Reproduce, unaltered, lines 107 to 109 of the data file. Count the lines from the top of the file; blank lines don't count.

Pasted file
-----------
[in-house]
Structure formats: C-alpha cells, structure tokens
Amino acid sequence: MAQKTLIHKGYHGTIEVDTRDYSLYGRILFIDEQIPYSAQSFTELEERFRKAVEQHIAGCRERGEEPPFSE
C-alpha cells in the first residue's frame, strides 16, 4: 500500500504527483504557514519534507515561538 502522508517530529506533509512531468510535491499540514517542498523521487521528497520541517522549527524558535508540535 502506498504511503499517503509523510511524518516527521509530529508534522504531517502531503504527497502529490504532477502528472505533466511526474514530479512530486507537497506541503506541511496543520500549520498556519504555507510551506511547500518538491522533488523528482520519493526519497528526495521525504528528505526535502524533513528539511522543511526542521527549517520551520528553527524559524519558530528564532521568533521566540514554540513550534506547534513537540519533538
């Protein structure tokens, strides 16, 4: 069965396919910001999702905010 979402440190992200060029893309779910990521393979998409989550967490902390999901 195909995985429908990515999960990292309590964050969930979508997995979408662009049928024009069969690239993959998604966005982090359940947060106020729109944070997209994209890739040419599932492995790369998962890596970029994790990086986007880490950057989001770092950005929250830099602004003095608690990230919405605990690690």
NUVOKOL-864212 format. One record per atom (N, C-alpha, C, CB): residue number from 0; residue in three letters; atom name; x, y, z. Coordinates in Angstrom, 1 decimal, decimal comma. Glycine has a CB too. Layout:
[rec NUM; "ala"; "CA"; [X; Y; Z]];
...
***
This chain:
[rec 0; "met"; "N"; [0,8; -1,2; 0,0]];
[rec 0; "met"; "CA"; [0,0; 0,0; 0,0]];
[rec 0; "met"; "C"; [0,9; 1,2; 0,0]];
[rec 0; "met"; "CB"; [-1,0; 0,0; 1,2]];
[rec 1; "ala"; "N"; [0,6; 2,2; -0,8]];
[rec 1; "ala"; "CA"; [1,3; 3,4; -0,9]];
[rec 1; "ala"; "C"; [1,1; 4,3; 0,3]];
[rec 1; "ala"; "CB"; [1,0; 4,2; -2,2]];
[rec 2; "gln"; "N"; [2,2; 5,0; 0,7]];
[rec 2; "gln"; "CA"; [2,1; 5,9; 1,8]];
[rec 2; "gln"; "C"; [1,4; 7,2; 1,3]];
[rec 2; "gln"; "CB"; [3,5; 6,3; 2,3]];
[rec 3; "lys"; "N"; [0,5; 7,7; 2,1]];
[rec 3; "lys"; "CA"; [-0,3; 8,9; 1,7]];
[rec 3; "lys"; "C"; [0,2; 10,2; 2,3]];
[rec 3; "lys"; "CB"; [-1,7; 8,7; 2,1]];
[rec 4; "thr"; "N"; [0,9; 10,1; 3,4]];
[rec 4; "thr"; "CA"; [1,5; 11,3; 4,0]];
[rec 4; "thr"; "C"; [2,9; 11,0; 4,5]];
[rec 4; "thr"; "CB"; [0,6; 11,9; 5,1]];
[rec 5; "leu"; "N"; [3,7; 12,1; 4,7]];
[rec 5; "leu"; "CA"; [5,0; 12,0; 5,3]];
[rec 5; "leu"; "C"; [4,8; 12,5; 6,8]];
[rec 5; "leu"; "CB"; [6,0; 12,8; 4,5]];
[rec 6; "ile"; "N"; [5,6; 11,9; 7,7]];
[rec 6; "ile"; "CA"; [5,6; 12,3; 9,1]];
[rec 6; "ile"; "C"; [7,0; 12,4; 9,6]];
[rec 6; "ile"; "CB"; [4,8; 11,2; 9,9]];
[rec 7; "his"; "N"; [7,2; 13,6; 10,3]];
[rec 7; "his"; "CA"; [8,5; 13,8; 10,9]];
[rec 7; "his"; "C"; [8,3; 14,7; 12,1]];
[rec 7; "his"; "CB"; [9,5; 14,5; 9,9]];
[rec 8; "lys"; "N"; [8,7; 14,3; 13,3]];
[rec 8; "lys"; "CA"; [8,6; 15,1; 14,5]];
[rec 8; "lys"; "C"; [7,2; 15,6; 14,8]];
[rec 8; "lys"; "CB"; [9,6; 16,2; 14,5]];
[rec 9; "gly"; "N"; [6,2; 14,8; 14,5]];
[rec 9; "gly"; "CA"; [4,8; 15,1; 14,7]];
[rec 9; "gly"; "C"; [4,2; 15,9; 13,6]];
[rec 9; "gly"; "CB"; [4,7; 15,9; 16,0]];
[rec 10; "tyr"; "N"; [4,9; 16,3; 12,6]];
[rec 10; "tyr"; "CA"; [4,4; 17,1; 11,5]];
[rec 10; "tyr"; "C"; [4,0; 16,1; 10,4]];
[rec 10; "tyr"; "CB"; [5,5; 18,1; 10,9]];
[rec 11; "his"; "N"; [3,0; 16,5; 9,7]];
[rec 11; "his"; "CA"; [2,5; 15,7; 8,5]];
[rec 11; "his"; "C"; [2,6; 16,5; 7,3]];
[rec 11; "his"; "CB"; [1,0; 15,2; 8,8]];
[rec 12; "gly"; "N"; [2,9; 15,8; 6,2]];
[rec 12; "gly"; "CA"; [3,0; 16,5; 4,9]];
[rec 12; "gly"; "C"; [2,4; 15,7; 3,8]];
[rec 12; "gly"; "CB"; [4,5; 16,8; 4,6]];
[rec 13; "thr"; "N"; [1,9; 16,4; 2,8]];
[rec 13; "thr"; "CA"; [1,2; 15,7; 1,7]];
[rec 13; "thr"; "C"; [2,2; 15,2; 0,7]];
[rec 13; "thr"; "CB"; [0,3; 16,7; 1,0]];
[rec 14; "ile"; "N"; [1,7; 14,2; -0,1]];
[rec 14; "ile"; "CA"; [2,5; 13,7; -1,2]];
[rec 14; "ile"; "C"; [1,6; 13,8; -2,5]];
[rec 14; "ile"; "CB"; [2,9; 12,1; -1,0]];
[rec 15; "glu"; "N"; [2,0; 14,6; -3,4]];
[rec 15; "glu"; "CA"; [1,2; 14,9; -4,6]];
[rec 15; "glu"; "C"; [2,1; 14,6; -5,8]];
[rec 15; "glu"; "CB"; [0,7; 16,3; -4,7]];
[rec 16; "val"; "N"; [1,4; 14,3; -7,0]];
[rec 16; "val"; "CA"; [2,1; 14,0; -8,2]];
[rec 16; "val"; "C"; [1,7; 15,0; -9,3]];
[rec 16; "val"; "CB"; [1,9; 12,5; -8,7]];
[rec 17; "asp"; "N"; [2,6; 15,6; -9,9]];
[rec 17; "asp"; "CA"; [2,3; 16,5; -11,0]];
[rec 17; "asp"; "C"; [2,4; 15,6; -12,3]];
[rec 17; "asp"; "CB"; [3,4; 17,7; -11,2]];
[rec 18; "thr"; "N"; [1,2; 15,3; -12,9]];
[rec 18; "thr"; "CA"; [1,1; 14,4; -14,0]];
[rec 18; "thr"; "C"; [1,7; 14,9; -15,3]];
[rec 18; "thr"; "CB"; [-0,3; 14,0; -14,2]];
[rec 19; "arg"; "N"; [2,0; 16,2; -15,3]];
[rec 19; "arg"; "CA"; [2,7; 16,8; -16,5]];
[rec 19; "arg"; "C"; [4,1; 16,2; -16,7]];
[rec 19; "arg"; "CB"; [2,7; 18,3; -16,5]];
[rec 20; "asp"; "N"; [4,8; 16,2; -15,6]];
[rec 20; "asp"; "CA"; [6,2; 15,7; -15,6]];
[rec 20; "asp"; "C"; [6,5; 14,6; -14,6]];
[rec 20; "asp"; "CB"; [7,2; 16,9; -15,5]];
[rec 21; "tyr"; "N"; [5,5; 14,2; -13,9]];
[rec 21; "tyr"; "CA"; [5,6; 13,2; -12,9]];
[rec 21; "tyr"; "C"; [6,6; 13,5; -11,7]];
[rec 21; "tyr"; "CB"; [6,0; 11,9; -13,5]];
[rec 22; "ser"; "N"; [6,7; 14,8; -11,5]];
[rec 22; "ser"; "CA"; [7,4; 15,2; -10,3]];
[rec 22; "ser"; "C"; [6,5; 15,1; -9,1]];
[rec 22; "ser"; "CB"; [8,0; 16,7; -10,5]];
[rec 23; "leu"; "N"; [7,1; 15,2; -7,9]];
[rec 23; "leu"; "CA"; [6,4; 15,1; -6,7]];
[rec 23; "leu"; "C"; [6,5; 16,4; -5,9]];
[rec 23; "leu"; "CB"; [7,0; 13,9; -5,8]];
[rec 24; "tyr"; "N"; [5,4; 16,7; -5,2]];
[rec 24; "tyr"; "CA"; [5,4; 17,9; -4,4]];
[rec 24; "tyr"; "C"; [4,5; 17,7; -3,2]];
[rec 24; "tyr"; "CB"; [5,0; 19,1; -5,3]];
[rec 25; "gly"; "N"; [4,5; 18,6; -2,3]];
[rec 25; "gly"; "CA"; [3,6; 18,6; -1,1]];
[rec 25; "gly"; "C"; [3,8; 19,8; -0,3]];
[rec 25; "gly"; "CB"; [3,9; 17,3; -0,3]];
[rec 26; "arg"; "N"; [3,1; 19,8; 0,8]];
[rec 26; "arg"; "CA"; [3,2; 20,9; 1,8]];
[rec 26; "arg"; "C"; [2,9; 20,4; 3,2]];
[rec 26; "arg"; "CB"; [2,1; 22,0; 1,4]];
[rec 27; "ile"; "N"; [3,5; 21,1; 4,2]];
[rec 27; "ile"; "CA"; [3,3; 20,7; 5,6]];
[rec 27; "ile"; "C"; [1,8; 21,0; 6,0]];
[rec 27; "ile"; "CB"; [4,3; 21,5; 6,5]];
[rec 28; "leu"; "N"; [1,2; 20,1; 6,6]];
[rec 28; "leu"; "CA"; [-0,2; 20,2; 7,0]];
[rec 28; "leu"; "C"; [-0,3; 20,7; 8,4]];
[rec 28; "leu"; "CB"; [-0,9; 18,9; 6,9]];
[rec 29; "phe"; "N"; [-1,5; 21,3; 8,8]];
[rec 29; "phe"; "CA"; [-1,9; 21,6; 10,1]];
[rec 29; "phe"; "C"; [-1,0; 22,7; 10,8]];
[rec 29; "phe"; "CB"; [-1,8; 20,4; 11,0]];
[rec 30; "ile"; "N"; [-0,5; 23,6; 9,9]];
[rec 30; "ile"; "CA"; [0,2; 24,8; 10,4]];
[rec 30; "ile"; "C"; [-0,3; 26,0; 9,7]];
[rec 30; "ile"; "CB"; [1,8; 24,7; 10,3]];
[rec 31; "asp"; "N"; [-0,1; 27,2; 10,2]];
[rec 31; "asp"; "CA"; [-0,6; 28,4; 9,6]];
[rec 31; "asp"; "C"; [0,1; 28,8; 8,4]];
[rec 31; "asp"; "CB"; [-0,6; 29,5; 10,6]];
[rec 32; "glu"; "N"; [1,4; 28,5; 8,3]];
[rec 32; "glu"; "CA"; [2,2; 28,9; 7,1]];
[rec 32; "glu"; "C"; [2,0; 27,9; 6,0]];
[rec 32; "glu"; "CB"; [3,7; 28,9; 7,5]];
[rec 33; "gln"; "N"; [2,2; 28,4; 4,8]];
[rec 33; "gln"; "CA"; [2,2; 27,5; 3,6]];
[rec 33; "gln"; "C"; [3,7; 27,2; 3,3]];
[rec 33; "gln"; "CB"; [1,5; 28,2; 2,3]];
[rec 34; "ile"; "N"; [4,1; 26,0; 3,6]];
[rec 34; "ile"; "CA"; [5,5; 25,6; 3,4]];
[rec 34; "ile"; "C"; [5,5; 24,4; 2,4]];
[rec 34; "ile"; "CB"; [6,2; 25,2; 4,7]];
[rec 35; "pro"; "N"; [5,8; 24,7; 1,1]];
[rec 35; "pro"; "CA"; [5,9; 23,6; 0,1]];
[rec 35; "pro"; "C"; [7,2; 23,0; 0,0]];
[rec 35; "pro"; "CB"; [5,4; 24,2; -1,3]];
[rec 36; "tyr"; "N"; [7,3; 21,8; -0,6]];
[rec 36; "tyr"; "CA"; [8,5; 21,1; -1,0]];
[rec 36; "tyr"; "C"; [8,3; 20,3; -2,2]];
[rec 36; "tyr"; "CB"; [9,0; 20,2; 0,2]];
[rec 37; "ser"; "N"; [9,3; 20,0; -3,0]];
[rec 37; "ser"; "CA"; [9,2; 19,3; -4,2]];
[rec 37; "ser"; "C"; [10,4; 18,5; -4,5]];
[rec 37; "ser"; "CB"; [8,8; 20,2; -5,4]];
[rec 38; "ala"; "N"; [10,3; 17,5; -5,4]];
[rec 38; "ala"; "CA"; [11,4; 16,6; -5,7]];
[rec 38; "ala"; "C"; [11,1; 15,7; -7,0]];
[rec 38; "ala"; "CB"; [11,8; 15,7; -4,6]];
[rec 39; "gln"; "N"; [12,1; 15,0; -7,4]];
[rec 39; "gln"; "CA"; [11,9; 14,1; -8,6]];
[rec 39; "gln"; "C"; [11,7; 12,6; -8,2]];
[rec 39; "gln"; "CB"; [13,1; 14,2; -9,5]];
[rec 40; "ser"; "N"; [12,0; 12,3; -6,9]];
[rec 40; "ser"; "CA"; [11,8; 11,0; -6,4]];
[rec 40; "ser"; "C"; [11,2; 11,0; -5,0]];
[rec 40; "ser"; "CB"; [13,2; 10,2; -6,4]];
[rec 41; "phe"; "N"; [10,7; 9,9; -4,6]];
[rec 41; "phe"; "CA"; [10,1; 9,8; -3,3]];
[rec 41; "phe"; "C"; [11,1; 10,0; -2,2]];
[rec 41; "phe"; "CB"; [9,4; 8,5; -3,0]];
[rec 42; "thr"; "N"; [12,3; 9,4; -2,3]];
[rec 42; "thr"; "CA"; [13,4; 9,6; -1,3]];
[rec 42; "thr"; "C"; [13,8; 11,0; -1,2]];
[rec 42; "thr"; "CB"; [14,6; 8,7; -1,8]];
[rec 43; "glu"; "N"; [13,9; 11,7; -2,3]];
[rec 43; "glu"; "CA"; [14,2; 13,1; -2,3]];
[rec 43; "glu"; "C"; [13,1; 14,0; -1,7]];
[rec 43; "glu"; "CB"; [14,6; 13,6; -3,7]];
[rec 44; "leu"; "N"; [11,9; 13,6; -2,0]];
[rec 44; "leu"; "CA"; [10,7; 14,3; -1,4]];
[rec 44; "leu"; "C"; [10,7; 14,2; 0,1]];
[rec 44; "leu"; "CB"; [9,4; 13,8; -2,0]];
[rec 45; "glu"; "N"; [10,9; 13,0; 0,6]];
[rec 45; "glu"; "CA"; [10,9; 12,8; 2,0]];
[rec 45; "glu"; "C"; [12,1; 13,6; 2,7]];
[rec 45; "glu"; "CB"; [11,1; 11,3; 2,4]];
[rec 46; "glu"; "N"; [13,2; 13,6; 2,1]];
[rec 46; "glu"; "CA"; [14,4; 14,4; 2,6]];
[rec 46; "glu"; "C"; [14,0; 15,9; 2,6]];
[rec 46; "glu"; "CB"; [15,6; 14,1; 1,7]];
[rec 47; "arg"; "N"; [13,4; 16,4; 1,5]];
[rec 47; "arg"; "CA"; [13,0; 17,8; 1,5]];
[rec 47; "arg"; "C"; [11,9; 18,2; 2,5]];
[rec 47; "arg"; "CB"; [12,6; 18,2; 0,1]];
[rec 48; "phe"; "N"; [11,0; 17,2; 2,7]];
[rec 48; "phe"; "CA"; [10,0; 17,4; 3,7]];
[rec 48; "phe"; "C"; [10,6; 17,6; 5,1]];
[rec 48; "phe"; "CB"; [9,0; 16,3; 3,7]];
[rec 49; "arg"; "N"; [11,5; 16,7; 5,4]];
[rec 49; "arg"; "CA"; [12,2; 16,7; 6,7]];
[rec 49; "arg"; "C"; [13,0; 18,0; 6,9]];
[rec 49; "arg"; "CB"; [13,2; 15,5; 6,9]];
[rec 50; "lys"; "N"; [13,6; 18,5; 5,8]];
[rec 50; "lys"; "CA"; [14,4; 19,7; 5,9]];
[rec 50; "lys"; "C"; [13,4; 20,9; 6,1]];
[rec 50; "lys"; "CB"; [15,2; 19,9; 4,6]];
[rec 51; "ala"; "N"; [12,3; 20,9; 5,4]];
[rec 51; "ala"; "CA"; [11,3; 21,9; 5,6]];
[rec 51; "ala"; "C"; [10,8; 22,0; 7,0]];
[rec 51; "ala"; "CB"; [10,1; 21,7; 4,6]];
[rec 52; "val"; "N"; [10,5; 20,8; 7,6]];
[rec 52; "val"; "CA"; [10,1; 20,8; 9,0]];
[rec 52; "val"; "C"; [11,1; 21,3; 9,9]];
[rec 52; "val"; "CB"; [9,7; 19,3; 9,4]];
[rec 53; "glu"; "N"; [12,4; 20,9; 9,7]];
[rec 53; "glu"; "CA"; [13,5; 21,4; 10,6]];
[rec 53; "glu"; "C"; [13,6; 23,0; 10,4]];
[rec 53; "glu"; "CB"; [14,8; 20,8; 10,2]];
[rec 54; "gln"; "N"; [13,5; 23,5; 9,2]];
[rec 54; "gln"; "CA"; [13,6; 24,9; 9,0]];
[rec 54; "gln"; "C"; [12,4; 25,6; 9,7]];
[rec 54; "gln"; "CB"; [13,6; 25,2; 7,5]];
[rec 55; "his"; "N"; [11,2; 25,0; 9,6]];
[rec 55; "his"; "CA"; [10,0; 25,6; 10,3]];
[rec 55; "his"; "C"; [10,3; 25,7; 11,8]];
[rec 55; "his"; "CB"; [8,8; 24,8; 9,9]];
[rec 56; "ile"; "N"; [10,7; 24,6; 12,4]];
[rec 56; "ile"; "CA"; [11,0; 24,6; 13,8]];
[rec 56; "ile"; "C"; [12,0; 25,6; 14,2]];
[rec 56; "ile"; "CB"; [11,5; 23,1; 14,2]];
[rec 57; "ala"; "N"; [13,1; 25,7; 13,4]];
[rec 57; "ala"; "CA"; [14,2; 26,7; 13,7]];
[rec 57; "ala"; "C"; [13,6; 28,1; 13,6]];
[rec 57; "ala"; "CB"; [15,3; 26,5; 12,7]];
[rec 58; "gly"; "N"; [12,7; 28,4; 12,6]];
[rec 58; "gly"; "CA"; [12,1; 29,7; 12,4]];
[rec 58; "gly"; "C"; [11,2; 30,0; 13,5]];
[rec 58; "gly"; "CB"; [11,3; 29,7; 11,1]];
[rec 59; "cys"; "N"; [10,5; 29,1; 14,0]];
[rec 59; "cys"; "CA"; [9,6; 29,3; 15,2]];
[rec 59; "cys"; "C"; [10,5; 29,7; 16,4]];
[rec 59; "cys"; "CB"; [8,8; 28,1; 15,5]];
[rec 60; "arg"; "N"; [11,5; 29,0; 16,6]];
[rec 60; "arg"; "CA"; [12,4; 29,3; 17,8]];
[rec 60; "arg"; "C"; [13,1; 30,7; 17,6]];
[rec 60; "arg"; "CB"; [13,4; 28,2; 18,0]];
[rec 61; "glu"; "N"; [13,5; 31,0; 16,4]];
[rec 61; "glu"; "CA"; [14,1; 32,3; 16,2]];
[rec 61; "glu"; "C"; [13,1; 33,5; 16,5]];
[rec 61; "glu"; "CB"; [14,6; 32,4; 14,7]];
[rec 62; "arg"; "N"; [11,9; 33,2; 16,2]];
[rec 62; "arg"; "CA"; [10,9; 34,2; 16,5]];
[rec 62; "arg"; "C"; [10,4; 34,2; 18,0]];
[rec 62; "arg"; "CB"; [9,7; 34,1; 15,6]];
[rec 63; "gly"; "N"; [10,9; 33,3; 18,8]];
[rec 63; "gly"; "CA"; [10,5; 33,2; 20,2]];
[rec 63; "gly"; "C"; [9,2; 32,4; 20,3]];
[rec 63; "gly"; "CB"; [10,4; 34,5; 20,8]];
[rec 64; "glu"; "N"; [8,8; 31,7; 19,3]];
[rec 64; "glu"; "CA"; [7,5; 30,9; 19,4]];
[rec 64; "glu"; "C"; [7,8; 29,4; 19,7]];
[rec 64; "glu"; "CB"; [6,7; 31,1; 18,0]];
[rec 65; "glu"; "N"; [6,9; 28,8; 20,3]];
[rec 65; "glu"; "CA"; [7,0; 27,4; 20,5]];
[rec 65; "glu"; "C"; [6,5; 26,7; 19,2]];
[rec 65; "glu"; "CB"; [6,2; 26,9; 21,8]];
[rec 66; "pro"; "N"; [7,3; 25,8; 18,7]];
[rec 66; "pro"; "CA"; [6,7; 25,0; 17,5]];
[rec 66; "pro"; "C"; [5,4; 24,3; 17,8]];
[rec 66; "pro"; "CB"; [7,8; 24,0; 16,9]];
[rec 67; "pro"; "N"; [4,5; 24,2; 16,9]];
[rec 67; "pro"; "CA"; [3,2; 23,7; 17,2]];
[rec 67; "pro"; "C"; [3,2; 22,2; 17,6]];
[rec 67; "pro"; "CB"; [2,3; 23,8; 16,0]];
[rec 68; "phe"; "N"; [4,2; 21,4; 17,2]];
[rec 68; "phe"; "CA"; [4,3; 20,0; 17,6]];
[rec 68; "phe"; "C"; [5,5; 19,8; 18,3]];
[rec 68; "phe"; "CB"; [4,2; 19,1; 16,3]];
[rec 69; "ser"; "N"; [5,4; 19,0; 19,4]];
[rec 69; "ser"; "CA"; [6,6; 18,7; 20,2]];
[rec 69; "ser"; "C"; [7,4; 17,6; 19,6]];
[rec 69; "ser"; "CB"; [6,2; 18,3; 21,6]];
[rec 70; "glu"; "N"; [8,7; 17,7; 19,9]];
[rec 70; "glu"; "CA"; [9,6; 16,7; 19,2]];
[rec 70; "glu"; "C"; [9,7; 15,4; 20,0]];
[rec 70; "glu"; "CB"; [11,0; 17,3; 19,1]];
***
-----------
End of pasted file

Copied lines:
[rec 24; "tyr"; "N"; [5,4; 16,7; -5,2]];
[rec 24; "tyr"; "CA"; [5,4; 17,9; -4,4]];
[rec 24; "tyr"; "C"; [4,5; 17,7; -3,2]];